State v. RouthAnnotate this Case
568 P.2d 704 (1977)
30 Or.App. 901
STATE of Oregon, Respondent, v. Thomas D. ROUTH, Appellant. State of Oregon, Respondent, v. Roy Eldridge Hawkins, Appellant.
Court of Appeals of Oregon.
Argued and Submitted July 27, 1977.
Decided September 12, 1977.
Howard R. Lonergan, Portland, argued the cause and filed the brief for appellant.
*705 Carol J. Molchior, Certified Law Clerk, Salem, argued the cause for respondent. With her on the brief were James A. Redden, Atty. Gen., and W. Michael Gillette, Sol. Gen., Salem.
Before SCHWAB, C.J., and LEE and JOHNSON, JJ.
SCHWAB, Chief Judge.
Defendants' joint jury trial resulted in convictions for first-degree rape.
The indictments alleged defendants "* * * did unlawfully and knowingly, by forcible compulsion, engage in sexual intercourse with [the victim], a female * * *." Defendants demurred on the ground that the indictments do not allege they are males.
The rape statutes repeatedly use the term "male." ORS 163.355 to 163.375. However, the gender of the defendant is not an element of the offense because a woman could be liable as an accessory. Proposed Oregon Criminal Code 113, Commentary (1970). And even if gender were an element of the offense, Oregon law no longer requires criminal indictments to allege all elements of the offense charged in all instances. State v. Keys, 25 Or. App. 15, 22, 548 P.2d 205, Sup.Ct. review denied (1976); State v. Jim/White, 13 Or. App. 201, 508 P.2d 462, Sup.Ct. review denied (1973).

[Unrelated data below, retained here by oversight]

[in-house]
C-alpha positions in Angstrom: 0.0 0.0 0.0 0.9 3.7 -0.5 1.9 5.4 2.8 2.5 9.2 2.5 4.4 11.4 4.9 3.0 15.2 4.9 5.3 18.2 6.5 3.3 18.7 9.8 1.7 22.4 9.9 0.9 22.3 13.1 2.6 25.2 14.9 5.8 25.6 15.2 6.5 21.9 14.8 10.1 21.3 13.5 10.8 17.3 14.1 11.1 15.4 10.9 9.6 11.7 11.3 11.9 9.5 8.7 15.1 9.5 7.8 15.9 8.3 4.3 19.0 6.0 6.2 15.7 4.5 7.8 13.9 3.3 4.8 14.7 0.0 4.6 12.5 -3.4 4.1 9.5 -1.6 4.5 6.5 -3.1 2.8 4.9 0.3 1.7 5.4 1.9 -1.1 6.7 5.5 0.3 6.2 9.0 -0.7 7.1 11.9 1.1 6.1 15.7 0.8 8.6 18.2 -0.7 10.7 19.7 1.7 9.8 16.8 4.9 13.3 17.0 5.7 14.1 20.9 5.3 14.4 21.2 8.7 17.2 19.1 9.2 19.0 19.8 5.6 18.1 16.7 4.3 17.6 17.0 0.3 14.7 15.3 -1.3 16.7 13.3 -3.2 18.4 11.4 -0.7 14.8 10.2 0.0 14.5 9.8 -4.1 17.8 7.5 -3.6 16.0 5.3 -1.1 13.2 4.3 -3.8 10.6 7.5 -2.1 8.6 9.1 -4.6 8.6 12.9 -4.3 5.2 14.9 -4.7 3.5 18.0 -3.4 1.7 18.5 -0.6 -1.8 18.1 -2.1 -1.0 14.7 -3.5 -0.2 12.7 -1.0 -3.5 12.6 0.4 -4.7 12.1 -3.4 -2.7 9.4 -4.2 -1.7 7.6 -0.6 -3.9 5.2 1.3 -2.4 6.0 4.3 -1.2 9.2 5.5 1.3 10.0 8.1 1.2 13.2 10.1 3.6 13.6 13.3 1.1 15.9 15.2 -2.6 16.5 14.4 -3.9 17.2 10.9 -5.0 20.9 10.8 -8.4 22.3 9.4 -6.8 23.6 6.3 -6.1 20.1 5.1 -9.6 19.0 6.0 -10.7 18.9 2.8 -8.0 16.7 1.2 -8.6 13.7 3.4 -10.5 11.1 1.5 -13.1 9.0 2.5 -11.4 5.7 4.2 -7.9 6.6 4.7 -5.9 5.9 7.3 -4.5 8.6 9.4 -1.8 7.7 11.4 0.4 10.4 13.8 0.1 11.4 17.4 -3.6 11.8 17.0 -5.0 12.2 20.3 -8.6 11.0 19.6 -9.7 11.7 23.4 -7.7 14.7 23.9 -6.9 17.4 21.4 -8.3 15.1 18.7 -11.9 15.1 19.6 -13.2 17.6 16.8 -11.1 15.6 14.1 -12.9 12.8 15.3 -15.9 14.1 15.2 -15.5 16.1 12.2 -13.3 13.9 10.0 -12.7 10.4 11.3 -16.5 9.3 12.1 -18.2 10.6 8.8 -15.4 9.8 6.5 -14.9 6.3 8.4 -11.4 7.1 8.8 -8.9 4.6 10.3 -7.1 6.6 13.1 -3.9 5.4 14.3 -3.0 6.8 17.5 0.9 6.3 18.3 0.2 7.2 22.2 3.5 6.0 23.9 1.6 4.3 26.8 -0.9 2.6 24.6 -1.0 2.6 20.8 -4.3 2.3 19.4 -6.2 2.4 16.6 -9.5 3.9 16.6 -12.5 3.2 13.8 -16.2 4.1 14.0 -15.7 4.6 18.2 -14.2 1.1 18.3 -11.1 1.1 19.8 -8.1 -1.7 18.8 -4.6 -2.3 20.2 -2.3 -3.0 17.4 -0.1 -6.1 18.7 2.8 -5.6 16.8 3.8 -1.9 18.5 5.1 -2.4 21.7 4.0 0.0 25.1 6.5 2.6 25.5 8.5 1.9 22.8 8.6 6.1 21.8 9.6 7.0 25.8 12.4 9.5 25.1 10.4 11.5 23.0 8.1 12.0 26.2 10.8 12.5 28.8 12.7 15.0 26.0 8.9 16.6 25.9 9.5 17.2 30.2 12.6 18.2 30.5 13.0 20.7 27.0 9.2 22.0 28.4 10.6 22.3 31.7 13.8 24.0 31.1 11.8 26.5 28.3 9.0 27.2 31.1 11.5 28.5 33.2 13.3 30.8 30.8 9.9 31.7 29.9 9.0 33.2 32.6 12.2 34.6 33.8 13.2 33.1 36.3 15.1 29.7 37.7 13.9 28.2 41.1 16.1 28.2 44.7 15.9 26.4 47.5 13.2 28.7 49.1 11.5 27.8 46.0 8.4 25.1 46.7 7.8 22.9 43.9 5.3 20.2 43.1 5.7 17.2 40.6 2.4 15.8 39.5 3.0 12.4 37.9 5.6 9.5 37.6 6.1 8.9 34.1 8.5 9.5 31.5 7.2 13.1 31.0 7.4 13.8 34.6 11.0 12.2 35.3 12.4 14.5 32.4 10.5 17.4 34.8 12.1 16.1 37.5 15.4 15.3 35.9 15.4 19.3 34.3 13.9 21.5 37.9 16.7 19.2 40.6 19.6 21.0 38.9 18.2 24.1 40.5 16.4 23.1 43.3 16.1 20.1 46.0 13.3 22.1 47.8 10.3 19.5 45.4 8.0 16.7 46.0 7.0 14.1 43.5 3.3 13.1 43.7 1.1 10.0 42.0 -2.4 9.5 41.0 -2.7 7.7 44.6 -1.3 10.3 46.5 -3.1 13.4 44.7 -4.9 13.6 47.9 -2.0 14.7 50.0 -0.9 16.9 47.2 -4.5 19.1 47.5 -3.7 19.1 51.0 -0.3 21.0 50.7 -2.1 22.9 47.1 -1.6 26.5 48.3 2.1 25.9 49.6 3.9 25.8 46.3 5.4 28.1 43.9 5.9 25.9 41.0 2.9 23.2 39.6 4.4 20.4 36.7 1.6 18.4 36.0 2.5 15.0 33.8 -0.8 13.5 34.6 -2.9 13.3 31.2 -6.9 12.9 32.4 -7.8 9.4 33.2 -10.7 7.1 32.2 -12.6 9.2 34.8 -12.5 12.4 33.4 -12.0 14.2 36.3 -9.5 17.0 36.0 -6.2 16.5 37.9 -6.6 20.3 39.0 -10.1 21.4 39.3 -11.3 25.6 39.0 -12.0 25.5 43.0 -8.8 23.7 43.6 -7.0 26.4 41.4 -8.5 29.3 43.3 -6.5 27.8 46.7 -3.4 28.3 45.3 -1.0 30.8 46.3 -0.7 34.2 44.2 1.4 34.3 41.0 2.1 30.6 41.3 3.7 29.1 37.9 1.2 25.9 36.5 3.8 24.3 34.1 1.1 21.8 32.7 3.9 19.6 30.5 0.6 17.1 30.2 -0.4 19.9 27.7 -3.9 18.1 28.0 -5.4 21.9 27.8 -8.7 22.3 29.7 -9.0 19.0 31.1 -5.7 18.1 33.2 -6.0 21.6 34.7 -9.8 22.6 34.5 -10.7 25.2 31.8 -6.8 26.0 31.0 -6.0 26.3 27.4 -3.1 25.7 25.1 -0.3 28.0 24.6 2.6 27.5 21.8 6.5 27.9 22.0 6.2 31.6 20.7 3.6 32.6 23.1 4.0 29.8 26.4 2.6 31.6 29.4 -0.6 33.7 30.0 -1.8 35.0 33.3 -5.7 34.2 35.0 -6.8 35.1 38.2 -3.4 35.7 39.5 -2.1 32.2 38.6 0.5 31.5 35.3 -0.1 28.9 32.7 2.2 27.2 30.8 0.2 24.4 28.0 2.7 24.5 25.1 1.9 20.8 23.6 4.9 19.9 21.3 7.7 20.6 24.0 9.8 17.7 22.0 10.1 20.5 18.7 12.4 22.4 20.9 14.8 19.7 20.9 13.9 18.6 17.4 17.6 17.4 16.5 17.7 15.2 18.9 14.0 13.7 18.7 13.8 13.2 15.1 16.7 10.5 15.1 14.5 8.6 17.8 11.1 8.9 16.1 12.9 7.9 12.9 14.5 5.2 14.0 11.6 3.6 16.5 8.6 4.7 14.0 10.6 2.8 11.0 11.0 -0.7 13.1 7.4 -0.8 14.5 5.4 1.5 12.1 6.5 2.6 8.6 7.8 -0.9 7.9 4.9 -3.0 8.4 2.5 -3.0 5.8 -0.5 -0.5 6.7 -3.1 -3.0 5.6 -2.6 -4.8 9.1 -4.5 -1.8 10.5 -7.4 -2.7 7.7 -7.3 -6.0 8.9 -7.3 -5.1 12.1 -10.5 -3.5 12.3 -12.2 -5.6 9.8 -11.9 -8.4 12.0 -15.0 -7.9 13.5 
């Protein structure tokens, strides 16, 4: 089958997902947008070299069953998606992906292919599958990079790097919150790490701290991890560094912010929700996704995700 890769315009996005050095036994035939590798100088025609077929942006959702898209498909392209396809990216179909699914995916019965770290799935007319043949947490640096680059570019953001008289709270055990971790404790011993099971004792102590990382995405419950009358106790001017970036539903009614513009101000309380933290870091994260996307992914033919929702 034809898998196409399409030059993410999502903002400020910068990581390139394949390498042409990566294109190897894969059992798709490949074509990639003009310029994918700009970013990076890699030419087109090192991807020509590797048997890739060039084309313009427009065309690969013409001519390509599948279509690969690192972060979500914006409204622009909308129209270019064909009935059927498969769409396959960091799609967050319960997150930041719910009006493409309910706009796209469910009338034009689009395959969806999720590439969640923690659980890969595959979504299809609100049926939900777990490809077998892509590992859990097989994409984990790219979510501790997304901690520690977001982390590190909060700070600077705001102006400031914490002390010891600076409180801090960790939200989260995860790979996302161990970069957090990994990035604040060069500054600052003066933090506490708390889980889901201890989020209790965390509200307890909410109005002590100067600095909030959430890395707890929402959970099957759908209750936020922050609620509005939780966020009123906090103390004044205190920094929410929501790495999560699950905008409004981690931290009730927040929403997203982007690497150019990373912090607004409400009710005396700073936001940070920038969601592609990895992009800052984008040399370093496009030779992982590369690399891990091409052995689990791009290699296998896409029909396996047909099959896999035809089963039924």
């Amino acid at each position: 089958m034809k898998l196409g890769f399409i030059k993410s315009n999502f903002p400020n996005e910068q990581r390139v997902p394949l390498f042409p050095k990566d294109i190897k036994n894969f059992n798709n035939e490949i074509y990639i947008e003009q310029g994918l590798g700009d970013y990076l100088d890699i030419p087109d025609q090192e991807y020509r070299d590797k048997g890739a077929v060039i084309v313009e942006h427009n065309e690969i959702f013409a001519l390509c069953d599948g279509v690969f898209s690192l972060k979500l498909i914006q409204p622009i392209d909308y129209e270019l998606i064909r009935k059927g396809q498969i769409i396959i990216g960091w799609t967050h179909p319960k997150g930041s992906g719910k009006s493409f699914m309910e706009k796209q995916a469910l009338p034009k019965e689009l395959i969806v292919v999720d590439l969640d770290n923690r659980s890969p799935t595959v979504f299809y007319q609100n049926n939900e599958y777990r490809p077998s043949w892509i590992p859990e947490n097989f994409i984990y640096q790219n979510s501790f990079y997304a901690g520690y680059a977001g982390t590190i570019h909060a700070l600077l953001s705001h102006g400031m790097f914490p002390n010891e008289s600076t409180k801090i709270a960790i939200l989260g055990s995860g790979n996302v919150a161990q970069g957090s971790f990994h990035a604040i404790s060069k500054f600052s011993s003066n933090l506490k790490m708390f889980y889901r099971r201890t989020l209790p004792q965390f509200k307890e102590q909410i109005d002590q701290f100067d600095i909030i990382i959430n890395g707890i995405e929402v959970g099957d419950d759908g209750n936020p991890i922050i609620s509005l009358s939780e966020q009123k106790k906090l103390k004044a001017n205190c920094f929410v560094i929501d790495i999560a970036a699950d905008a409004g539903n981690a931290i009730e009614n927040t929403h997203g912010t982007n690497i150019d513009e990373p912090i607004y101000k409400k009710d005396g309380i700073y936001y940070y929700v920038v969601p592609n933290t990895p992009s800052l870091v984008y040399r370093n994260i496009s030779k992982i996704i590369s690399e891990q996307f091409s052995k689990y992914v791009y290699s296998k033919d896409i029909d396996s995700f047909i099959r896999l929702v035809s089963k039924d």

Moreover, the indictments allege "sexual intercourse with * * * a female." "`Sexual intercourse' has its ordinary meaning and occurs upon any penetration, however slight * * *." ORS 163.305(8). The indictments, coupled with ORS 163.305(8), enable a person of common understanding to know the state's theory of defendants' gender.
For these reasons, defendants' demurrers were properly overruled.
During the rape the victim was bitten on the neck. The state had a dentist examine one of the defendants. At trial the dentist testified:"Q Is there any similarity between the location of the missing mark on the picture of the neck and the missing tooth in the mouth of the defendant? "A There is a similarity, it is in the same relative position."
Defendants assign the admission of this testimony as error. If defendants contend that we should hold expert medical evidence is never admissible to establish the similarity between bite marks and a person's teeth, we find the reasoning of the cases that hold to the contrary to be persuasive. People v. Marx, 54 Cal. App. 3d 100, 126 Cal. Rptr. 350 (1975); People v. Milone, 43 Ill. App.3d 385, 2 Ill.Dec. 63, 356 N.E.2d 1350 (1976); People v. Johnson, 8 Ill. App.3d 457, 289 N.E.2d 722 (1972); Patterson v. State, 509 S.W.2d 857 (Tex.Cr.App. 1974). If defendants contend that the trial court abused its discretion by allowing the medical expert to state the above-quoted opinion in this case, we hold to the contrary.
Defendants remaining assignments were either not raised in the trial court or are resolved contrary to defendants' position by State v. Lamphere, 233 Or. 330, 378 P.2d 706 (1963).